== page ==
Setting

In 14:8 and 16:19, we saw the pronouncement of the fall of Babylon in connection to God’s acts of judgment and vindication. Now in chapters 17 and 18, the vision focuses on the iniquities and destruction of Babylon, the mother of harlots. God’s final judgments on the world is also a judgment on the great city Babylon. Just as she was drunk with the blood of saints and martyrs, now God will make her drink the wine of His fierce wrath.

Key Verse

(17:14; 18:4; 18:8)

Did You Know...?

1. Seven mountains (17:9): “It is perhaps significant that Rome began as a network of seven hill settlements on the left bank of the Tiber. Her designation as the city on seven hills is commonplace among Roman writers (e.g., Virgil, Martial, Cicero).” [ref]
2. Purple (18:12): “An expensive dye since it must be extracted a drop at a time from the murex shellfish.” [ref]
3. Citron wood (18:12): “An expensive dark wood from north Africa—used for inlay work in costly furniture.” [ref]
4. Cinnamon (18:13): “The tree grows about 9 m. (30 ft.) high with clusters of yellow and white flowers. Its very fragrant bark yields a golden yellow oil, which was used as one ingredient of the anointing oil (Ex. 30:23) and as perfume (Prov. 7:17).” [ref]
5. Incense (18:13): “from the latin ‘to burn,’ ‘a mixture of gums or spices and the like, used for the purpose of producing a perfume when burned;’ or the perfume itself of the spices, etc., burned in worship.” [ref]
6. Frankincense (18:13): “…a large, pink-flowering tree, producing a white gum that hardens quickly and is very aromatic when burned. This was used in ceremonial offerings (Ex. 30:34; Lev. 2:1), as an article of luxury (Song 3:6), and as a gift for the Christ child (Matt. 2:11).” [ref]
7. Bodies and souls of men (18:13): “Slavery as well as any other exploitation of persons.” [ref]
8. Throw dust on their heads (18:19): “An act of sorrow and dismay (see Eze 27:30).” [ref]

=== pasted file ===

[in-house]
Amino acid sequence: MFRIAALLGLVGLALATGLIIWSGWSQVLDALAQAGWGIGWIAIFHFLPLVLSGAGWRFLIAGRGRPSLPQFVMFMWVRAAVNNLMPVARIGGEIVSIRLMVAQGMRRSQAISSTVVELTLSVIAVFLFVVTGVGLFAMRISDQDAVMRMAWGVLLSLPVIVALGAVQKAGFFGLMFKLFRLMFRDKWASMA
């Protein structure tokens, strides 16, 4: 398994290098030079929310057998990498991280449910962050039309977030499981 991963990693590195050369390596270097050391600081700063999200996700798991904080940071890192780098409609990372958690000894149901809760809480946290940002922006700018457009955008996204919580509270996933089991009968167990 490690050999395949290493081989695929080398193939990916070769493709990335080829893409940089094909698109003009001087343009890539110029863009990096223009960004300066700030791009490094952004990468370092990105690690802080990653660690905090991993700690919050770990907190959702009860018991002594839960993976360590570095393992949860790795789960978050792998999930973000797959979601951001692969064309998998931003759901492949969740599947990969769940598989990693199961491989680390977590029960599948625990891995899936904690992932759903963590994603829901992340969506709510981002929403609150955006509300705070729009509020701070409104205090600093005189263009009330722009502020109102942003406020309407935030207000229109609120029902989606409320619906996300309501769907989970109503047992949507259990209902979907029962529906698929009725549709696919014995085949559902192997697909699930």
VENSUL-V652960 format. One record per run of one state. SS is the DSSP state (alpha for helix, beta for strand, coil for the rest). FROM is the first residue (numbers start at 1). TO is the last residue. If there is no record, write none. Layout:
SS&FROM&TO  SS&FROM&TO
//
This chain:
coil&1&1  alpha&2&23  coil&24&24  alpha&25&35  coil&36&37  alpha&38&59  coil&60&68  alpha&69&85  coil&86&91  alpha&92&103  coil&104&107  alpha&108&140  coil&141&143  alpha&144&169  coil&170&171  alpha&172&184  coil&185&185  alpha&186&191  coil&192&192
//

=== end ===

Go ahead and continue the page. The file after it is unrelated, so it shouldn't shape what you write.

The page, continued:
Outline

  • Judgment of the Great Harlot
    (17:1-18)
  • Vision of the woman on the beast
    (17:1-6)
  • Explanation of the mystery of the beast and the woman
    (17:7-18)
  • “Babylon is Fallen”
    (18:1-24)
  • The angel’s pronouncement of Babylon’s fall and sins
    (18:1-3)
  • Voice from heaven pronouncing her sins and plagues
    (18:4-8)
  • Weeping and lament of kings
    (18:9-10)
  • Weeping and wailing of merchants
    (18:11-16)
  • Weeping and wailing of all who are on the sea
    (18:17-20)
  • Babylon’s violent end
    (18:21-24)

General Analysis

  • 1.

    Which verses in chapter 17 indicate that the woman who sits on the beast is the great city Babylon of chapter 18?

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    1) Verses 1, 2 and 5 tell us that the woman is the mother of harlots with whom the kings of the earth committed fornication; likewise, 18:3,9 also speak of Babylon as a woman of fornication.
    2) 17:5 spells out the name of the harlot as Babylon the Great, the central figure of chapter 18.
    3) 17:6 tells us that the harlot was drunk with the blood of the saints and of the martyrs of Jesus; Likewise, according to 18:20,24, Babylon was guilty of the blood of the apostles and prophets.

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Segment Analysis

  • 17:1-6

    1.

    Describe the woman in terms of the following: a. Her adornment b. Her influence c. Her wickedness

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    a. The woman was arrayed in purple and scarlet, and adorned with gold and precious stones and pearls (4).
    b. She sat on many waters (1); she committed fornication with the kings of the earth and made the earth’s inhabitants drunk with the wine of her fornication (2). She also sat on the scarlet beast (3). In other words, with her charm she controlled the whole world.
    c. She filled the earth with her fornication and abomination (2,4,5); she sat on the scarlet beast which was full of names of blasphemy (3)—this means that she was defiant of God’s authority; She was responsible for the killing of the saints and martyrs (6).

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  • 2.

    What does it mean that the woman sits on many waters (1)?

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    She exercised control over peoples, multitudes, nations, and tongues (cf. 15). Her influence was worldwide.

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  • 17:7-18

    3.

    How is the woman related to the beast?

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    She also controls the beast (3,7).

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  • 4a.

    What are the origin, history, and future of the beast?

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    It comes from the bottomless pit (8), meaning that it is an instrument of Satan. Its work is interrupted for a time (“was, and is not”), it will rise up again in the end time before its final destruction.

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  • 4b.

    Is the scarlet beast the same as the sea beast of chapter 13?